John D. Rockefeller founded Standard Oil Co., and as a result was the richest person on the planet when he died in 1937. Yet, some of his 200-plus living descendants have embarked on a mission to challenge Standard Oil offspring Exxon Mobil Corp. on climate change.
So it should come as little surprise that the investment company that traces its roots to John D.'s family office is contending with a related question: deciding just how much it wants to change the world.
In March, Rockefeller & Co. transformed into Rockefeller Capital Management following a transaction led by former Morgan Stanley wealth management chief Greg Fleming, with financing from hedge fund Viking Global Investors. The rechristened company, with Mr. Fleming as chief executive officer, is owned by its management, Viking, and a trust representing the Rockefeller family.
Mr. Fleming's plans for the company, which had $12.7 billion in assets under management at the end of 2017, include bulking up its asset management effort, starting a strategic advisory operation and expanding its wealth management arm, which provides advice and planning for wealthy clients. Part of that effort involves catering to women and millennials with socially responsible investing products.
For Mr. Fleming, whose 30-year Wall Street career included a stint as president of Merrill Lynch & Co., such environmental, social and governance-based offerings are integral to winning clients.
"The millennials are actually going to treat ESG investing as something that's important to them forever," he says.
In a 32-page January report discussing the performance of its sustainability and impact analysts last year, the company said it voted 2,696 proxies and supported 46% of shareholder proposals, including two it co-filed. Among the steps it took to engage with companies it invested in, Rockefeller voted against an entire board slate for the first time because of "corporate responsibility shortcomings." In the report, the company said it was "dissatisfied" that Oracle Corp.'s board hadn't made more progress in aligning CEO compensation with long-term performance. The report said it will continue to engage with Amazon.com Inc. on human capital management, particularly regarding working conditions at its distribution centers.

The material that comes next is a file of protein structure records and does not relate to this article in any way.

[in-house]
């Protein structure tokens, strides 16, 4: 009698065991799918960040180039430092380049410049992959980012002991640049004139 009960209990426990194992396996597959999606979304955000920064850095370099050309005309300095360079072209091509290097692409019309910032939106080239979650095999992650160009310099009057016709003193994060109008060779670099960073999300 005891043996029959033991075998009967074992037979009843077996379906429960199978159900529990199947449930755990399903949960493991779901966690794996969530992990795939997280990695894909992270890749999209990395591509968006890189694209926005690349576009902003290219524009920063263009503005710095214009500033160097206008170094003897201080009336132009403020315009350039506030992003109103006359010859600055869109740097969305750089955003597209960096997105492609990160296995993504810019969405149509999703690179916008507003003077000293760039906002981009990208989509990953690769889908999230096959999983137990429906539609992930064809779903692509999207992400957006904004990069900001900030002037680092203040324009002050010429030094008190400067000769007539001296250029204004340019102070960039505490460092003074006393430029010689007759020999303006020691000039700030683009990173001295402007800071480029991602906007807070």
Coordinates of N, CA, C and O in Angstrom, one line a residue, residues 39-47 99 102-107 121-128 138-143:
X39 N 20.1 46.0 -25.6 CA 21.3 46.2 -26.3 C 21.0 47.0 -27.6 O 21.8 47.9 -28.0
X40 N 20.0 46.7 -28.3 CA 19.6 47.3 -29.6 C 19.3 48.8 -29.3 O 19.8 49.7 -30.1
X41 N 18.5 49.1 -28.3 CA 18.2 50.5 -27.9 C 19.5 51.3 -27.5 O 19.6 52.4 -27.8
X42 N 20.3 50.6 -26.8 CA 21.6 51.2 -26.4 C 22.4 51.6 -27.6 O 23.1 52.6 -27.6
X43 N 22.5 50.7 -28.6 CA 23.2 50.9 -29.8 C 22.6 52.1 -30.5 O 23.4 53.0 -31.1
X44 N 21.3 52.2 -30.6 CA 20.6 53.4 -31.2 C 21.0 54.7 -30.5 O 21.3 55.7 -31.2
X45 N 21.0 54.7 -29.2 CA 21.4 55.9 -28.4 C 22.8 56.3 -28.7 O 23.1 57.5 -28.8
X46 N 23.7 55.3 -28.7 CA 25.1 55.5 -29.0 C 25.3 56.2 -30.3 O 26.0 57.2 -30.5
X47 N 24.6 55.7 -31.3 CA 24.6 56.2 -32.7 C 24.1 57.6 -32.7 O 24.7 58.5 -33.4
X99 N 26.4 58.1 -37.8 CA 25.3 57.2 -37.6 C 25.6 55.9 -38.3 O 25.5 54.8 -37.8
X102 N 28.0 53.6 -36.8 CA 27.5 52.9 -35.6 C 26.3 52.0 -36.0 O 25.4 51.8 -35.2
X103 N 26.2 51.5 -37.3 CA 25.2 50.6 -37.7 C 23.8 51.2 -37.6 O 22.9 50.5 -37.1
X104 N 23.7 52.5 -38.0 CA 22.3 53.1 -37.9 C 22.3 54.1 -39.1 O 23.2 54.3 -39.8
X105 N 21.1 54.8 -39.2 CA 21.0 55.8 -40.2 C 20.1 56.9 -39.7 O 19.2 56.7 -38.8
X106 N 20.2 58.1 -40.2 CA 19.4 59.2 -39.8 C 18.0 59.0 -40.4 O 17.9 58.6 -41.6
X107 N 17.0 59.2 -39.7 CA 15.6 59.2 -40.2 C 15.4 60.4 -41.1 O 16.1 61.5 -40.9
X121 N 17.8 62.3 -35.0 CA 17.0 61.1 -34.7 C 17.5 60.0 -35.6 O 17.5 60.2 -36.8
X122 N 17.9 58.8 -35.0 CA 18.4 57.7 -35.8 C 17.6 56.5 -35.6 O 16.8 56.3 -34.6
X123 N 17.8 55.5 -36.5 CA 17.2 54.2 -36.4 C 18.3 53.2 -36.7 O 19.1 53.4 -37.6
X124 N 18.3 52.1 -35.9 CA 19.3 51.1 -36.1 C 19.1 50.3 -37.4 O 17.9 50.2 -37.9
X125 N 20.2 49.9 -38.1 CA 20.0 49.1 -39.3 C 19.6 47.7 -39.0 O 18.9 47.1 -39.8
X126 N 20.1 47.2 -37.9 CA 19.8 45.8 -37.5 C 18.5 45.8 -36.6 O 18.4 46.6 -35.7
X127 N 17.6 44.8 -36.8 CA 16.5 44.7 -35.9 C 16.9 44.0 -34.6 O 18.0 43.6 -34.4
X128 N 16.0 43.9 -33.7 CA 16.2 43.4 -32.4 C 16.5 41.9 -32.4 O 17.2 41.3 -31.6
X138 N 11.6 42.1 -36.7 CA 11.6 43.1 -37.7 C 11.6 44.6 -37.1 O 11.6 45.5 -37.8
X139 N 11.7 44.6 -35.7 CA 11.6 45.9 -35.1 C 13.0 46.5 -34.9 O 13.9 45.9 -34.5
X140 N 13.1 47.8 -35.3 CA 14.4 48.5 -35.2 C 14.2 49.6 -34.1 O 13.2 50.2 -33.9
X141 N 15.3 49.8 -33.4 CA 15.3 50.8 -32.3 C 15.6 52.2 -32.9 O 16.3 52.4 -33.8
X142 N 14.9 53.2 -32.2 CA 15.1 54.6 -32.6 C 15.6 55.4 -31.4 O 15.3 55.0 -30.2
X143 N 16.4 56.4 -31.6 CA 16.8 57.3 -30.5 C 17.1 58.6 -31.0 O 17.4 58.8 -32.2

Still, Rockefeller Capital's chief investment officer, David Harris, says the company will go only so far. It doesn't want to rail against a company's management in the press, for one thing.
"The beauty of being in public equities is that we can exit the position," he says.
Responsible investing in public markets was long considered by many financial professionals to be an underperforming niche. Managers screened out businesses that investors disapprove of — tobacco makers and oil companies — and clients accepted that investing in this manner was likely to curb returns.
More recently, however, many investors have come to believe that socially responsible investing doesn't necessarily forgo gains, and that such stock holdings can create an avenue to making companies behave better. Earlier this year, BlackRock Inc. CEO Laurence Fink wrote an open letter to chief executives urging them to measure their success beyond earnings. Among his suggestions was that CEOs evaluate their companies' impact on the environment or the communities they serve. In the wake of the Marjory Stoneman Douglas High School shooting in Florida that killed 17 people, BlackRock and State Street Corp. said they would engage with gunmakers.
Getting their ear
To get a large public company to pay attention typically requires one of two things: deep pockets or a loud voice. The vast majority of shareholder proposals seeking to improve a company's environmental or social impact are still put forward and supported either by large pension funds, such as the California Public Employees' Retirement System, or by nonprofit activists, such as the Sisters of St. Francis of Philadelphia. Several small companies that manage money for wealthy individuals, foundations and endowments — including Zevin Asset Management, Arjuna Capital and Trillium Asset Management — fall into the activist camp, but they control a small fraction of the alternative investment industry. Otherwise, money controlled by rich people has rarely been used to push for corporate responsibility.